A Plan for Growing Sydney is the NSW Government’s plan for the future of the Sydney Metropolitan Area over the next 20 years. The Plan nominates the Parramatta Road Corridor as a priority for increased housing, economic activity and social infrastructure, with a focus on centres (Precincts) that offer good public transport access and amenity.

Currently, people who live in, work in or travel through the Corridor face a number of problems along the Corridor’s length including:

  • slow road travel and poor alternatives to road travel
  • unattractive and unappealing streetscapes
  • disconnected planning.

Combined, these issues have eroded the Corridor’s role as a place to live, shop and trade, affecting economic vitality, causing declining economic and business activity and degrading the quality of the street environment.

Why are more people expected to live in the Parramatta Road Corridor?

Over the next twenty years, Sydney’s population will increase by about 1.6 million people. This means that most parts of Sydney will be home to significantly more people over the coming decades.

The Strategy projects an additional 27,000 people to live in the Corridor over the next 30 years. 

The Strategy includes plans for how future population growth in the Corridor will be supported by transport and social infrastructure and new jobs, and controls for new development that will be sustainable and appropriate in its local context.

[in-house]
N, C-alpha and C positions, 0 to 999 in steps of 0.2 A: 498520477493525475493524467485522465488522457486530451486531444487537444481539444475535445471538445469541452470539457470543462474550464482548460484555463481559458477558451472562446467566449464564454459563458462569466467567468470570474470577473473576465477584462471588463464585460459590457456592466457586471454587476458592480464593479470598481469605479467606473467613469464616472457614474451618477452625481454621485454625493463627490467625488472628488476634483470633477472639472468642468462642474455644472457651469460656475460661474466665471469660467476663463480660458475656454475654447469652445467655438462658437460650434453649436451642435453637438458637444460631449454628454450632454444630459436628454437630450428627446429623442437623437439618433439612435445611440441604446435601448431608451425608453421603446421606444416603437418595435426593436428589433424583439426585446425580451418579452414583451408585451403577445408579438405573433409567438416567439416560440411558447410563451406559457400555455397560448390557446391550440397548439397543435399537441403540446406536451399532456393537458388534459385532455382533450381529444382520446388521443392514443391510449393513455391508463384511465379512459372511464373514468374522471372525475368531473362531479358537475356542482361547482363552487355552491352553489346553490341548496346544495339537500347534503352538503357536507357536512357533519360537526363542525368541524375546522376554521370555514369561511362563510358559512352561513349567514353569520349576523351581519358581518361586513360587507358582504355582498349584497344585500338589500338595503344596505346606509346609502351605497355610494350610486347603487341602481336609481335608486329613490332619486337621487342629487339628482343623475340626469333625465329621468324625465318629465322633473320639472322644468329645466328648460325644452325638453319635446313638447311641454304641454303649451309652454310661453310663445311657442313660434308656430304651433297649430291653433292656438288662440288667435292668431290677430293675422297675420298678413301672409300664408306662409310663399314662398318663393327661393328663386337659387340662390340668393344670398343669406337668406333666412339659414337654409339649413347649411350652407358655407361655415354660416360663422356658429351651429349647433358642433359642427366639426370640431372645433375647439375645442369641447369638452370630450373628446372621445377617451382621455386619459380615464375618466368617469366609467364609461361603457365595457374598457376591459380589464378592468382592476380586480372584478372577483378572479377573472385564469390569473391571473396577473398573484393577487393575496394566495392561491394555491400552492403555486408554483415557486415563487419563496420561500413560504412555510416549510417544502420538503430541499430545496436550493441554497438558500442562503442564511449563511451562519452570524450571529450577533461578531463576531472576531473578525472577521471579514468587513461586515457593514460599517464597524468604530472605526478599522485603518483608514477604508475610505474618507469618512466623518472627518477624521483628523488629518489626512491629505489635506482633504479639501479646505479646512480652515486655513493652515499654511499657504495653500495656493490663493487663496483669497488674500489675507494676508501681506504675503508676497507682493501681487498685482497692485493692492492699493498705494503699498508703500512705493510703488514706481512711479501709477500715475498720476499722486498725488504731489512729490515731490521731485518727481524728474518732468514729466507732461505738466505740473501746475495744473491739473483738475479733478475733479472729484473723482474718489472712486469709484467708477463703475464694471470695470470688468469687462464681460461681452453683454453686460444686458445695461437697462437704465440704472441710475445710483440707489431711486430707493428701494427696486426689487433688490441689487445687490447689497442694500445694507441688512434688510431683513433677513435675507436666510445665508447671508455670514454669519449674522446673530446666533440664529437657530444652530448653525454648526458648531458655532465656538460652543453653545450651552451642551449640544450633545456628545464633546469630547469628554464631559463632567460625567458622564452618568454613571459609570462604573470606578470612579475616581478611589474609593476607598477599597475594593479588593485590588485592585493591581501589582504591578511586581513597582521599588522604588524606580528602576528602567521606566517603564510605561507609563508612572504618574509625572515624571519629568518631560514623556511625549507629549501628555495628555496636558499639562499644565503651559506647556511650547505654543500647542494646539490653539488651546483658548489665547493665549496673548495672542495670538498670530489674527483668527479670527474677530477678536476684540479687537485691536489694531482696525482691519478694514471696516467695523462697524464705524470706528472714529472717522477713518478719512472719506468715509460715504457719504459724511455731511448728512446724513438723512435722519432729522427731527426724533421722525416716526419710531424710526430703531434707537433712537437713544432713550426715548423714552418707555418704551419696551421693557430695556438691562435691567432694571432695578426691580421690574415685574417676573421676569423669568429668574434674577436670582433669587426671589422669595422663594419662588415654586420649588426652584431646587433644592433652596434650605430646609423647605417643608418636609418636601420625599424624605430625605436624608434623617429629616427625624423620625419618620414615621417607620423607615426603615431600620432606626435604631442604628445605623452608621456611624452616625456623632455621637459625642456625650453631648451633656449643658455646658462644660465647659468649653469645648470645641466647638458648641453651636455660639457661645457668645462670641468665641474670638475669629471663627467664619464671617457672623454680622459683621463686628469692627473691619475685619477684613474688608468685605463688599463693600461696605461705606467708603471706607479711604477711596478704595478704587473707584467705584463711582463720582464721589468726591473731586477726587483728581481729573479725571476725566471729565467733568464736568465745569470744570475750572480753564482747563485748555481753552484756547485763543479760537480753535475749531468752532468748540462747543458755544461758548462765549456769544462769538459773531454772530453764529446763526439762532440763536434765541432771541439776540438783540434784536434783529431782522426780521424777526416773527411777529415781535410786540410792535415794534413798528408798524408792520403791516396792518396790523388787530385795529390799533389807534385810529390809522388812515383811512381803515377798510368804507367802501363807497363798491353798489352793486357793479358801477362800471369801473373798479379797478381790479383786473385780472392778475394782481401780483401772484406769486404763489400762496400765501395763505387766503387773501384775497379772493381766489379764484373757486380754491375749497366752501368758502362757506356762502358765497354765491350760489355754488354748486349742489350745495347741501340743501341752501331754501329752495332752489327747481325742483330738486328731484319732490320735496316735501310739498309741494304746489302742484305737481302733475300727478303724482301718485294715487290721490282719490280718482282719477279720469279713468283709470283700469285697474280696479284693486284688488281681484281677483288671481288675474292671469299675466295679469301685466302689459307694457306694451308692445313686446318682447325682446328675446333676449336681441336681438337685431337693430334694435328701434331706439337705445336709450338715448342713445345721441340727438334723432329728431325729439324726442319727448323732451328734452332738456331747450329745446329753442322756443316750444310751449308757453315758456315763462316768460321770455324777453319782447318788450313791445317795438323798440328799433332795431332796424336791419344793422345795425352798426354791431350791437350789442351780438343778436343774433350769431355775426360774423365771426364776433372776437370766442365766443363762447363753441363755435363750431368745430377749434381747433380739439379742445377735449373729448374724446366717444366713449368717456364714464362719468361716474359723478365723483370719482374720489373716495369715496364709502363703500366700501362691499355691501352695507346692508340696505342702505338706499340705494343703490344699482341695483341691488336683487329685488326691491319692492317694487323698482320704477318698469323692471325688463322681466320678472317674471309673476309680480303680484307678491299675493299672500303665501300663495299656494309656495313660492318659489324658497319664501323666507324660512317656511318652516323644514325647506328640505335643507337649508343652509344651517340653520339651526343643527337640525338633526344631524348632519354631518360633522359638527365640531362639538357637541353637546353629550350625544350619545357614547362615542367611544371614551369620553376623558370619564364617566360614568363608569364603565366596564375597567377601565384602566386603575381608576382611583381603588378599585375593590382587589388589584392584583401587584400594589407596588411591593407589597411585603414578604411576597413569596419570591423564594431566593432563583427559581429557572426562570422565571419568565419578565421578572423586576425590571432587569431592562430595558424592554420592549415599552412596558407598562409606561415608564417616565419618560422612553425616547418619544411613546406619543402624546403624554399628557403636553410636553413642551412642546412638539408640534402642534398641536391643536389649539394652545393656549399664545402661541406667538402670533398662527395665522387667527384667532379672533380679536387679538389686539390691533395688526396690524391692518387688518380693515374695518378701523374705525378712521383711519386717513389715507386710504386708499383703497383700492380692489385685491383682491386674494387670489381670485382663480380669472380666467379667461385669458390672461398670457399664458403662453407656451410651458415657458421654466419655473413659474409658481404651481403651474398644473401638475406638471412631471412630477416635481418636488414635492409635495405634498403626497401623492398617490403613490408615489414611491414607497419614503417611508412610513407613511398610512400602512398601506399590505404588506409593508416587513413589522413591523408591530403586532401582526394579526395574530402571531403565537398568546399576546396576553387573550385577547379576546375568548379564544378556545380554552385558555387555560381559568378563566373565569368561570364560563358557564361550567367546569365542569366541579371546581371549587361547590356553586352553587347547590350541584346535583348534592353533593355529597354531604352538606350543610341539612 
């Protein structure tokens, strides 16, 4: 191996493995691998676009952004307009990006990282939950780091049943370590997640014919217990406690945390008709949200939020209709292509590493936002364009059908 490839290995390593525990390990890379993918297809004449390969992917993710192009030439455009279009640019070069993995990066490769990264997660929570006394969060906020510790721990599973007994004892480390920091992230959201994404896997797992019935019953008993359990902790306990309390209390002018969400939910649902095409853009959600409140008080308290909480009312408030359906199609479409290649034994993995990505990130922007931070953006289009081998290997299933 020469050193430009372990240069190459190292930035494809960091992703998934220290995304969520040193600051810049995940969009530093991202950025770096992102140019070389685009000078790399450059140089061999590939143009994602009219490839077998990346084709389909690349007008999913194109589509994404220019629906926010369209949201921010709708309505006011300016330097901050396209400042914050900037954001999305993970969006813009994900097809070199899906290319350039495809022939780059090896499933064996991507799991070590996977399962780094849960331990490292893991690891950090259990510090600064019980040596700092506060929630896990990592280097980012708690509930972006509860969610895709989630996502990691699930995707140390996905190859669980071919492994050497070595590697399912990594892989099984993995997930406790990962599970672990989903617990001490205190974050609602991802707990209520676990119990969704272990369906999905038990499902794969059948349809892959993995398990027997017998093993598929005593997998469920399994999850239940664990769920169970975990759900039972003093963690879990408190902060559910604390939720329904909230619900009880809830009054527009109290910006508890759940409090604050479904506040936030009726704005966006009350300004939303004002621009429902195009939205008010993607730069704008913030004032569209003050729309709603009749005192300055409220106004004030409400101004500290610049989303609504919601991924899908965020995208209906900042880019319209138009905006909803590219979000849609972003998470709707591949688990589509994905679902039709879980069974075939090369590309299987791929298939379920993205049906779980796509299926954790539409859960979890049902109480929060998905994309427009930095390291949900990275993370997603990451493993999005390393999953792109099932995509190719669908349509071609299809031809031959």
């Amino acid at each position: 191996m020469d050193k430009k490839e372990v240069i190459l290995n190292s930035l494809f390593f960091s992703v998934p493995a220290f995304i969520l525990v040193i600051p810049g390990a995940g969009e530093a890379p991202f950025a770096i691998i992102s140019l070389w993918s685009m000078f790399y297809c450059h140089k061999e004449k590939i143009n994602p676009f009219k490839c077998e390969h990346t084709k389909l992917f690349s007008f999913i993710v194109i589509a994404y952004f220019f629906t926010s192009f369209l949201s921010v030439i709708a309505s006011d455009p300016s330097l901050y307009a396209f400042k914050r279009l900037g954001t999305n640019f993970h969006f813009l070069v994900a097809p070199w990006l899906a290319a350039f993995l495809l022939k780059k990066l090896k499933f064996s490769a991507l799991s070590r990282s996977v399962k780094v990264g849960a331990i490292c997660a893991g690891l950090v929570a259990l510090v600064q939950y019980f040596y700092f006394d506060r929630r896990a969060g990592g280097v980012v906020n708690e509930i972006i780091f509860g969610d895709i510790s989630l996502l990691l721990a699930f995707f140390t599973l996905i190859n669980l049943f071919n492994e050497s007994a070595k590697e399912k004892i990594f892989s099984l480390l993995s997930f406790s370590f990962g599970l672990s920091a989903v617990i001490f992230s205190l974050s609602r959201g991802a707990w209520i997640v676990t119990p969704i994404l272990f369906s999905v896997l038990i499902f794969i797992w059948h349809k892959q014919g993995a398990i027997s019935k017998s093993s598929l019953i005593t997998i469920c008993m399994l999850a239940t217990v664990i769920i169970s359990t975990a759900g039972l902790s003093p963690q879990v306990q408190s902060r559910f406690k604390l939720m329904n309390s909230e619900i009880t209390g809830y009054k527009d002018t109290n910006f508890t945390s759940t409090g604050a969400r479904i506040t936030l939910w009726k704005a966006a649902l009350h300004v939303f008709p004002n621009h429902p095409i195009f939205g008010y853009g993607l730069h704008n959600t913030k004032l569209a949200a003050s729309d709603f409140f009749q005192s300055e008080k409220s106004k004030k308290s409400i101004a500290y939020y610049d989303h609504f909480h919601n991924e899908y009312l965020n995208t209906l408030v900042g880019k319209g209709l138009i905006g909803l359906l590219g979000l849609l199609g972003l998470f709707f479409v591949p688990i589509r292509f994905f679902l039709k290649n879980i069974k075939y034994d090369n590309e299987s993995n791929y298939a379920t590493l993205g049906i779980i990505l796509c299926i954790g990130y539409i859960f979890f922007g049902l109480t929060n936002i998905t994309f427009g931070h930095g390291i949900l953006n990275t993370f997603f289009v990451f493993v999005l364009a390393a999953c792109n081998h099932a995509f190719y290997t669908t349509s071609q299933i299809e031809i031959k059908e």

How many more homes are planned for the Corridor?

The Strategy envisages 27,000 new homes over the next 30 years. These homes will be located close to transport and services, with a diverse mix of housing types and choices, including affordable housing.

How many extra jobs will be created in the Corridor? How will they be created?

The Strategy projects 50,000 new jobs over the next 30 years.

These jobs will be created through the Corridor by:

  • appropriate zoning and development controls to create opportunities for more people to live closer to their work
  • attracting new businesses to the area through improvements to the accessibility, amenity, infrastructure, planning and development controls
  • revitalising well-established retail and service centres along the Corridor